What is a Tire Pressure Check?
It may not seem that way, but the rubber of your tires is never 100% air tight, and with time and fluctuations in ambient temperature the air pressure in them will vary. Periodically, you should check them all with a tire gauge, even if your vehicle is equipped with a tire pressure monitoring system (TPMS). Your tires need to be rotated when you change your oil to maximize tread life, and ensure even wear, but you should check the condition and air pressure as frequently as once a week.
A periodic check of your tires air pressure only takes a few minutes, and doesn't require anything other than a pressure gauge. You can check all of them in the time it takes to fill your gas tank, though the most accurate check is done when they are cold, before you drive anywhere.
Why Does Tire Pressure Need to Be Checked?
Your vehicle's tires are, quite literally, where the rubber meets the road. Modern tires have traction and wear characteristics that were unimaginable 40 years ago, but they do still lose air pressure with time. Also, for every 10 degrees the temperature drops, your tire pressure goes down 1 psi just because the air contracts as it cools.
Properly inflated tires make your car or truck handle better, plus you get better fuel economy and less tire wear; you save money two different ways! Older tires, with tall (75 or even 80 series), softer sidewalls showed a loss of 5 psi pretty obviously, but in a modern stiff low profile rubber it can be hard to spot one that is down even 10 psi.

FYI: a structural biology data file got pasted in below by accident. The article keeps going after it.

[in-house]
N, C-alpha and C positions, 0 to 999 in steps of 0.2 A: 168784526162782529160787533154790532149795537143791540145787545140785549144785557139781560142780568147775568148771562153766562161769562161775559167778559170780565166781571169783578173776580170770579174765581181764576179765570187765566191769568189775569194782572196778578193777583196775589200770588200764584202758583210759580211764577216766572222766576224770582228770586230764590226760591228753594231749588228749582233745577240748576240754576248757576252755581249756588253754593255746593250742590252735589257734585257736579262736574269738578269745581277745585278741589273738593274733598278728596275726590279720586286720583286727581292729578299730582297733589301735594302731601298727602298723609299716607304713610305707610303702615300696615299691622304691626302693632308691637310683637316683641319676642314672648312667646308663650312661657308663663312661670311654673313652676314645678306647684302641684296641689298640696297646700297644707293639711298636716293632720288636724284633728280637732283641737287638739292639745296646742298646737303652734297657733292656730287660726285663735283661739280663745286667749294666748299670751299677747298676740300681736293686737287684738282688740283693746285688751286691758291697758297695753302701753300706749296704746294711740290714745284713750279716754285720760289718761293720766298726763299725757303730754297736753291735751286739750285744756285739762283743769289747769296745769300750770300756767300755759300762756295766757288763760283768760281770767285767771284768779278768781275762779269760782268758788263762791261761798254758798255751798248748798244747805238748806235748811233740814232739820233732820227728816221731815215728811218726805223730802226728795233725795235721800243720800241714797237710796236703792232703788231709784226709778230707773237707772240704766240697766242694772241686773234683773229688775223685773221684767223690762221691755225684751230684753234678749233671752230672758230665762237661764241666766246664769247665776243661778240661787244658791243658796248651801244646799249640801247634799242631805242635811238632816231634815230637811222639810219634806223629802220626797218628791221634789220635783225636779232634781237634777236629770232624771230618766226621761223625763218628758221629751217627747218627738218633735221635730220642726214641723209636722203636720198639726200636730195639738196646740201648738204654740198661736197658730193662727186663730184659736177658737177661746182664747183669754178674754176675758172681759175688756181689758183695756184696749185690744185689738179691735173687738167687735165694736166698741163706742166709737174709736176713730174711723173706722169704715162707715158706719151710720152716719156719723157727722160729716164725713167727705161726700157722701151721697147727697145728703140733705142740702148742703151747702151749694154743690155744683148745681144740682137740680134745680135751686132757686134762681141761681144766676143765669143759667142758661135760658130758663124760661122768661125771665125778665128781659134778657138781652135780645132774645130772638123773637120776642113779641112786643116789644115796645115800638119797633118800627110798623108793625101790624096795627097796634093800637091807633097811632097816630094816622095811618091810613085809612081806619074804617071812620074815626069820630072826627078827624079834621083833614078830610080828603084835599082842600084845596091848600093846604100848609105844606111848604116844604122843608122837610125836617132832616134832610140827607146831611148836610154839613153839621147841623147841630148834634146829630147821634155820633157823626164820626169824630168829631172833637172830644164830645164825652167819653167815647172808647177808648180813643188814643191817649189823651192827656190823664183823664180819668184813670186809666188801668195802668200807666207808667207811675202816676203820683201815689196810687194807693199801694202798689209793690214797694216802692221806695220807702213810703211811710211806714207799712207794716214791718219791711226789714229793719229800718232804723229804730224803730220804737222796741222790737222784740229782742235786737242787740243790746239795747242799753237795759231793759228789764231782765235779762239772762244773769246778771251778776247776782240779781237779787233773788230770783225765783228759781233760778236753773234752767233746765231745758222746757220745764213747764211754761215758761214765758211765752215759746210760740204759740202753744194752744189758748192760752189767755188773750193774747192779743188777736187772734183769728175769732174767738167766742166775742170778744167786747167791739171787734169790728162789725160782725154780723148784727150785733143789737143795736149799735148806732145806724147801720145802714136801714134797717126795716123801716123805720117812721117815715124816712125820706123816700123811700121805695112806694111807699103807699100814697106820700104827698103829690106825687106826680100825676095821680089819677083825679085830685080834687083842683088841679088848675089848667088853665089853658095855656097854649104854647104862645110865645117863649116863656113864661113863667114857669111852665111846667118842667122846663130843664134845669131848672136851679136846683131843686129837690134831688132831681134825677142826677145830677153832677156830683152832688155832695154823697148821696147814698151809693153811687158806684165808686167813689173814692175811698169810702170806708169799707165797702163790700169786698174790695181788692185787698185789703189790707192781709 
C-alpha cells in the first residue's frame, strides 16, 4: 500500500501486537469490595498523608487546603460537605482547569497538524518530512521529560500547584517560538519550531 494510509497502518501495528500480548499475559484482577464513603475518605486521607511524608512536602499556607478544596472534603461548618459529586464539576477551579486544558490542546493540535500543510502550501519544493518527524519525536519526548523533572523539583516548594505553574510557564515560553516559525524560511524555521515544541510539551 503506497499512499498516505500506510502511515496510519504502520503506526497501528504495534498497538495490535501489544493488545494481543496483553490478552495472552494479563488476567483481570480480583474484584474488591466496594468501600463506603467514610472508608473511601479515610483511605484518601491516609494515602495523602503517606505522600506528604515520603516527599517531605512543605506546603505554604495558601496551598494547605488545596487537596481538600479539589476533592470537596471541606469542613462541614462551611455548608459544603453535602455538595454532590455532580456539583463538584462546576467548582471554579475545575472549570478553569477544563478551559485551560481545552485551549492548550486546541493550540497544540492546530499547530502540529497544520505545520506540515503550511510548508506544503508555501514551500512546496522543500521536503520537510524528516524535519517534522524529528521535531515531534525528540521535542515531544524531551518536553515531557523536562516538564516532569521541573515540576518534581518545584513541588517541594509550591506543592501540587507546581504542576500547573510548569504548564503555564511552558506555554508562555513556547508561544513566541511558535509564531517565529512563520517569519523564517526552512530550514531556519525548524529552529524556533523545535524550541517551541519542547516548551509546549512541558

When Should You Check Your Tires?
You should check the air pressure in your tires much more frequently than you do. Haynes typically recommends you check for proper inflation once a week, or every 250 miles, or with every tank of gas. The best time to check the tire pressure is when the tires have been sitting, or when you have driven less than a mile; pressure increases with temperature and the tires get warm from driving. Because highway speeds and long distance is stressful on a tire, check them an extra time before any long road trips.
If you have a regular gas station you stop at to fill up once a week, and are familiar with where their air supply is, take a few extra minutes once a week to check the tire pressure, fill up if needed, and inspect the tires for wear and damage. It is a good idea to stash a tire gauge in your glove compartment and always check with the same gauge; they are inexpensive, but vary greatly from one gauge to another.
Every vehicle is different, so find yours and get the full instructions...
How to Check Your Tire Pressure
This clip is just a sample of checking the air pressure in the tires of a typical car or truck, but your Haynes manual will have more specific instructions if needed.
- Locate manufacturer suggested tire pressure on door sticker, in owners manual, or in your Haynes manual.
- Remove tire valve stem cap.
- Press gauge end to valve stem to read pressure.
- Add air if needed, or use gauge to release excess air pressure.
- Replace valve stem cap.
- Repeat for other 3 wheels.
- Don't forget to check spare tire occasionally as well.
Before You Begin
Tools You Will Need
A tire inflator that runs off the 12v power in your car is a convenient and inexpensive acessory to have, but you can typicaly get air at any filling station.
- Tire pressure gauge
- Tire inflator/air compressor
How Much Does Checking Your Tires Cost?
- Very little time, and a few inexpensive tools is all it takes.
- $100+ and much time saved by avoiding unexpected flats, or premature wear.